Hawthorne (Crataegus laevigata) – Hawthorne is used for deteriorating heart function and may be helpful for angina, arteriosclerosis and some mild types of abnormal heart rhythm (arrhythmia). Hawthorne can enhance the effects of the heart medication digitalis (Lanoxin or Digoxin).
Kava Kava (Piper methysticum) – Kava root preparations reduce stress-related anxiety and the effects of anxiety disorders. Kava kava may potentiate the effects of medications including: barbiturates, alcohol, antidepressants, antipsychotics, and general anesthetics.
Licorice Root (Glycyrrhiza glabra) – Traditionally used for coughs and as a soothing remedy for the skin. Glycyrrhizic acid in real licorice may cause high blood pressure, lower potassium levels in the blood and enhance tissue swelling (edema).
Ma Huang (Ephedra sinica) – More widely known as ephedra, the herb was found in weight loss and energy supplements until it was banned by the Food & Drug Administration (FDA) in 2003. Although some products have substituted ephedra with bitter orange, both herbs have similar effects on the cardiovascular system including hypertension, rapid heart rate, cardiomyopathy (heart muscle inflammation), and abnormal heart rhythm.
Melatonin – A hormone that is secreted by the pineal gland located in the brain. Since melatonin controls the body’s sleep-wake cycle, it is often used to counteract sleeplessness and jet lag. Melatonin may potentiate the central nervous system effects of barbiturate drugs (produce relaxation and sleep) and general anesthetics.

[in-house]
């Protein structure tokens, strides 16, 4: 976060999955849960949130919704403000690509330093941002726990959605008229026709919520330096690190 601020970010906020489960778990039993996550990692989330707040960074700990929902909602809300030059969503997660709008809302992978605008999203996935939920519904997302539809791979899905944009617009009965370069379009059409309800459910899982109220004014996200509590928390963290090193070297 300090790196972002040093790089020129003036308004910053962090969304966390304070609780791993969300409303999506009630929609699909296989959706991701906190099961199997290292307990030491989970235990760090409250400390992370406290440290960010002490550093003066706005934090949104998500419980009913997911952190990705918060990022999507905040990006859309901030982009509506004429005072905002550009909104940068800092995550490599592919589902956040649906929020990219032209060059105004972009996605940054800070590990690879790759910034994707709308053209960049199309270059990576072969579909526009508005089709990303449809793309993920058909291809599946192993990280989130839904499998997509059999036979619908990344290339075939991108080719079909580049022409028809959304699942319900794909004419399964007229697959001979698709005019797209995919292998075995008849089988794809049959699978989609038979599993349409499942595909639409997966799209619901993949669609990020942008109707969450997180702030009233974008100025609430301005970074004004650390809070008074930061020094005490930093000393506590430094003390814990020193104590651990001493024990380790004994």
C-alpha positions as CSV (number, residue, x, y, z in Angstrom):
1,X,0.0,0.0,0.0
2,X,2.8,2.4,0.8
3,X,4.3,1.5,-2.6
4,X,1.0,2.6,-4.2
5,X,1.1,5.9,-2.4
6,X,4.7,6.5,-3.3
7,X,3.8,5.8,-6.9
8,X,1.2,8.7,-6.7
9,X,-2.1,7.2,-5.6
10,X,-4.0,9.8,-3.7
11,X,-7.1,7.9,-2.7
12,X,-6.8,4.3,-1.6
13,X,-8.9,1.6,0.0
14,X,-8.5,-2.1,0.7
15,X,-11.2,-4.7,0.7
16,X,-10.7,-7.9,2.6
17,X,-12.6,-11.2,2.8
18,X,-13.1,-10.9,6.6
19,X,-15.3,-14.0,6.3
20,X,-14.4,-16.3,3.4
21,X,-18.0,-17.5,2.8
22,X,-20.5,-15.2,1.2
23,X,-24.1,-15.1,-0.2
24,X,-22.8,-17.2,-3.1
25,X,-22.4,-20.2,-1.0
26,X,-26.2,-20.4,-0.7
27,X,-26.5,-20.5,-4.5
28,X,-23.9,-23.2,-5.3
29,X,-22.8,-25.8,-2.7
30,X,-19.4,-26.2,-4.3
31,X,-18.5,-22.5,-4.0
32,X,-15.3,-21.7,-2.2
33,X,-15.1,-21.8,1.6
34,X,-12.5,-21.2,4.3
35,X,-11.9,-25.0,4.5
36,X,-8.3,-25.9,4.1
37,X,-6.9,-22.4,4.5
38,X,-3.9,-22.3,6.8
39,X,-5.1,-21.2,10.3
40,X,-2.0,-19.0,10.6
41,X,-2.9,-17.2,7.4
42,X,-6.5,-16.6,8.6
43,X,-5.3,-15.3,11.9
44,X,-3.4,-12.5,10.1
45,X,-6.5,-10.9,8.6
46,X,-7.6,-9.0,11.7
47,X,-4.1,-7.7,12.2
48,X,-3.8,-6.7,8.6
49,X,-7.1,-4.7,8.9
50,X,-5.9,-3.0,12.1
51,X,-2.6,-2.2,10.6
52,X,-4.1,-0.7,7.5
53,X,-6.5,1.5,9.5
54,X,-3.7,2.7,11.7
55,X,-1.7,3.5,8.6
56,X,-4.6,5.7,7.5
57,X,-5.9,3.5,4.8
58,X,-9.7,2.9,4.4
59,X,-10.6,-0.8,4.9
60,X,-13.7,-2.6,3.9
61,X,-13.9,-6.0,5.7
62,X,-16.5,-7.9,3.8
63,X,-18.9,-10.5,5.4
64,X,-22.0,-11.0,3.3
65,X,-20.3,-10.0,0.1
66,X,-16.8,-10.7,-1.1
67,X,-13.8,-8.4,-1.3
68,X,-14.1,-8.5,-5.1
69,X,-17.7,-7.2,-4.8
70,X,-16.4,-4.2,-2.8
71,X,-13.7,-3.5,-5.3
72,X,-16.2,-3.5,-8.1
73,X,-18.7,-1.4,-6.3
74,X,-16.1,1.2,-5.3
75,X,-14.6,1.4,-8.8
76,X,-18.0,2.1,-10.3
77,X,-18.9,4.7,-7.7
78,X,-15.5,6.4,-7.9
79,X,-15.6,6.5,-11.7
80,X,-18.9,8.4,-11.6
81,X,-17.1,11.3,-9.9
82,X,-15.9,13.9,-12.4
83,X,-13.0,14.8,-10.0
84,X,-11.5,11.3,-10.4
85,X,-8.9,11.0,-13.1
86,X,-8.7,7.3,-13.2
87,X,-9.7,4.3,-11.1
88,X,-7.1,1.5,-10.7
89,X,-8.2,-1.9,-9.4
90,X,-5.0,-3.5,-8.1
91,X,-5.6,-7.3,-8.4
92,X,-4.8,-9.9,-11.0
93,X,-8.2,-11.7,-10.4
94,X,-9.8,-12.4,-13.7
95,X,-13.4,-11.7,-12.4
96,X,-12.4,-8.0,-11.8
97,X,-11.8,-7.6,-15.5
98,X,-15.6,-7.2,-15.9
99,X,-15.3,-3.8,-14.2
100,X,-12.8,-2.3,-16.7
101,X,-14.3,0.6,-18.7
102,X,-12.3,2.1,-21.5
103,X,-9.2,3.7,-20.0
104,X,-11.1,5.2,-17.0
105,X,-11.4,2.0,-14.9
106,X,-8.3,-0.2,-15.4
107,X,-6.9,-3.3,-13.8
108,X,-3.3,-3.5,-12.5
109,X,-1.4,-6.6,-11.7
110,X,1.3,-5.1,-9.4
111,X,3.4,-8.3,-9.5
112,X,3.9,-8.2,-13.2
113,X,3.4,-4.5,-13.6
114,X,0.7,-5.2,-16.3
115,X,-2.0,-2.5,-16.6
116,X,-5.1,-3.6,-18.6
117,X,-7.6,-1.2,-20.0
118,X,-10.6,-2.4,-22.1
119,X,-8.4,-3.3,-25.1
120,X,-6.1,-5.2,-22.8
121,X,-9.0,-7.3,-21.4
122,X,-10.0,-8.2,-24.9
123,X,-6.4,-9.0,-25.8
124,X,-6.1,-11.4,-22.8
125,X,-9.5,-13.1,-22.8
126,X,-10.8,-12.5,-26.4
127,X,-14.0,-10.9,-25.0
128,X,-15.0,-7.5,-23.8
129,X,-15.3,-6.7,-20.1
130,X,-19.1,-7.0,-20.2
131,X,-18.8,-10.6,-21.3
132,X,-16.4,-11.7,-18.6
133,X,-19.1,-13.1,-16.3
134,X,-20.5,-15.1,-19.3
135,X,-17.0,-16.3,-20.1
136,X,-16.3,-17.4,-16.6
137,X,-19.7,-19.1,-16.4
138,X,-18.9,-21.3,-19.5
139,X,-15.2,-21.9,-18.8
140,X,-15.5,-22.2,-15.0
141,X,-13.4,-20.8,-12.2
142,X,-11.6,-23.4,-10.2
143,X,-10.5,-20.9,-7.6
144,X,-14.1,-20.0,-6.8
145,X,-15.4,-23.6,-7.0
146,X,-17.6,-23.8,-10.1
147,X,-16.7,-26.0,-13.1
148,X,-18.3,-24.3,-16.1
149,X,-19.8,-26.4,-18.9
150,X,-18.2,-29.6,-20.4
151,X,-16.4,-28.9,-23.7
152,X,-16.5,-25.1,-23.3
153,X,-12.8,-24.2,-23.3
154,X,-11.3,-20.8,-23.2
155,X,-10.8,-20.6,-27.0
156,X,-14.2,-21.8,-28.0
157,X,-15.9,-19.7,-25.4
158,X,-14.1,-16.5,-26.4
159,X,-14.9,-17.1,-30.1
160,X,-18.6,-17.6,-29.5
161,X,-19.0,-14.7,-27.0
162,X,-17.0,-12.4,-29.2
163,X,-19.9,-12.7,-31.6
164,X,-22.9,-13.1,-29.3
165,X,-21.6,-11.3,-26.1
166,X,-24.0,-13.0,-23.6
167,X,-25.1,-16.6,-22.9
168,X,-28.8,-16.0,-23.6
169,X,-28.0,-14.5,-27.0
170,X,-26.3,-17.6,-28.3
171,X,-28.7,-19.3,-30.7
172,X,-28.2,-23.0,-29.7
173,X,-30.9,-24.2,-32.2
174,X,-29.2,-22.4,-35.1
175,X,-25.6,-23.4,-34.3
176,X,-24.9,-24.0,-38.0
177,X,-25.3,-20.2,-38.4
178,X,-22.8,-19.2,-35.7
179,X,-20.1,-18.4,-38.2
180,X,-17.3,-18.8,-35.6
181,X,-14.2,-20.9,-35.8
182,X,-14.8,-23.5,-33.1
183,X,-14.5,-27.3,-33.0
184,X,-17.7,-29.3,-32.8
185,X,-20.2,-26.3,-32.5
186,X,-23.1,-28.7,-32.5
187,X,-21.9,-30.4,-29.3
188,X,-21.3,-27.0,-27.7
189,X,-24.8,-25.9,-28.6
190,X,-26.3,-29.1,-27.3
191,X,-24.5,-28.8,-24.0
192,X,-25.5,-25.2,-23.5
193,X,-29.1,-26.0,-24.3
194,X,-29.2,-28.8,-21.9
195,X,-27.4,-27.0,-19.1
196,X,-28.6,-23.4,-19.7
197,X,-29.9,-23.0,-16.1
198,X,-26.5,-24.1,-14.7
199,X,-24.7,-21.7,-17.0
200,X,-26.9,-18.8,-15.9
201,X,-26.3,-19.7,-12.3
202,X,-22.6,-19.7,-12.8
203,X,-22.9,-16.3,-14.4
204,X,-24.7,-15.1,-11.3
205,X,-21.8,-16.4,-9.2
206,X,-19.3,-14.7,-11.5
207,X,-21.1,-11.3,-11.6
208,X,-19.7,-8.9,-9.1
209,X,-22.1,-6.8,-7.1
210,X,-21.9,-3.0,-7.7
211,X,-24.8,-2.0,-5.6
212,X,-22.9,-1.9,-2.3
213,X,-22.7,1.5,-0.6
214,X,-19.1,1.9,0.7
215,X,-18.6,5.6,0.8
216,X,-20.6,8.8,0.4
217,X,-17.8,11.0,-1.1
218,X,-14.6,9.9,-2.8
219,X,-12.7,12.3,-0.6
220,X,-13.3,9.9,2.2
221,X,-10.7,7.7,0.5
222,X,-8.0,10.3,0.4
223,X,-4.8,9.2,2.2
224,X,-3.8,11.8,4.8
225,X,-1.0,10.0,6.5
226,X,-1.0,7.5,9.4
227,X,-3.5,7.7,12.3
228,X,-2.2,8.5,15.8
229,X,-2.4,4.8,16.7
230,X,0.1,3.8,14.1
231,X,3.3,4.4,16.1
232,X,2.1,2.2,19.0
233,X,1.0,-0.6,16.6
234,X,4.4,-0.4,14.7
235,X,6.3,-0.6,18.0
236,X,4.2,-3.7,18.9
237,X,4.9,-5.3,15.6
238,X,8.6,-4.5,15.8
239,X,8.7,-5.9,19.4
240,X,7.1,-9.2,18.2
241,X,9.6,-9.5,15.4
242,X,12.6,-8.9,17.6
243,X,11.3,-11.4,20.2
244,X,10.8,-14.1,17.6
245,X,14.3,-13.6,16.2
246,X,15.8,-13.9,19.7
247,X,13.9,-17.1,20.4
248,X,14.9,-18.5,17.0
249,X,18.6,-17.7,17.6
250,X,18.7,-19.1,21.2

Red Clover (Trifolium pratense) – An herb that is a rich source of isoflavones and used to treat a number of conditions associated with menopause. An active constituent in red clover includes coumarin derivatives, which may potentiate existing anticoagulant medications.
St. John’s Wort (Hypericum perforatum) – An herbal medicine used to treat mild to moderate depression and seasonal affective disorder (SAD). Since St. John’s Wort works like the antidepressants called monoamine oxidase (MAO) inhibitors, it may interact with these drugs. In addition, many other drug interactions have been reported with St. John’s Wort.
Valerian (Valeriana officinalis) – Valerian eases insomnia, stress-related anxiety and nervous restlessness. Valerian is a sedative herb and may increase the effects of other anti-anxiety medications or prescription painkillers.
Vitamin E – Vitamin E is fat-soluble vitamin that is a strong antioxidant and may protect cells from free-radical damage. This nutrient may play a role in the prevention and treatment of cardiovascular disease and other aging-related degenerative disorders. Vitamin E also has anti-clotting activity that can prolong bleeding time during surgery.
Yohimbe (Corynanthe yohimbe) – As a natural “Viagra®”, yohimbe is touted as a sexual stimulant and as a potential treatment for male impotence. Yohimbe can raise the heart rate and blood pressure, and increase the potency of anesthetics.
David H. Rahm, M.D. is the founder and medical director of The Wellness Center, a medical clinic located in Long Beach, CA. Dr. Rahm is also president and medical director of VitaMedica. Dr. Rahm is one of a select group of conventional medical doctors who have education and expertise in functional medicine and nutritional science. Over the past 20 years, Dr. Rahm has published articles in the plastic surgery literature and educated physicians about the importance of good peri-operative nutrition.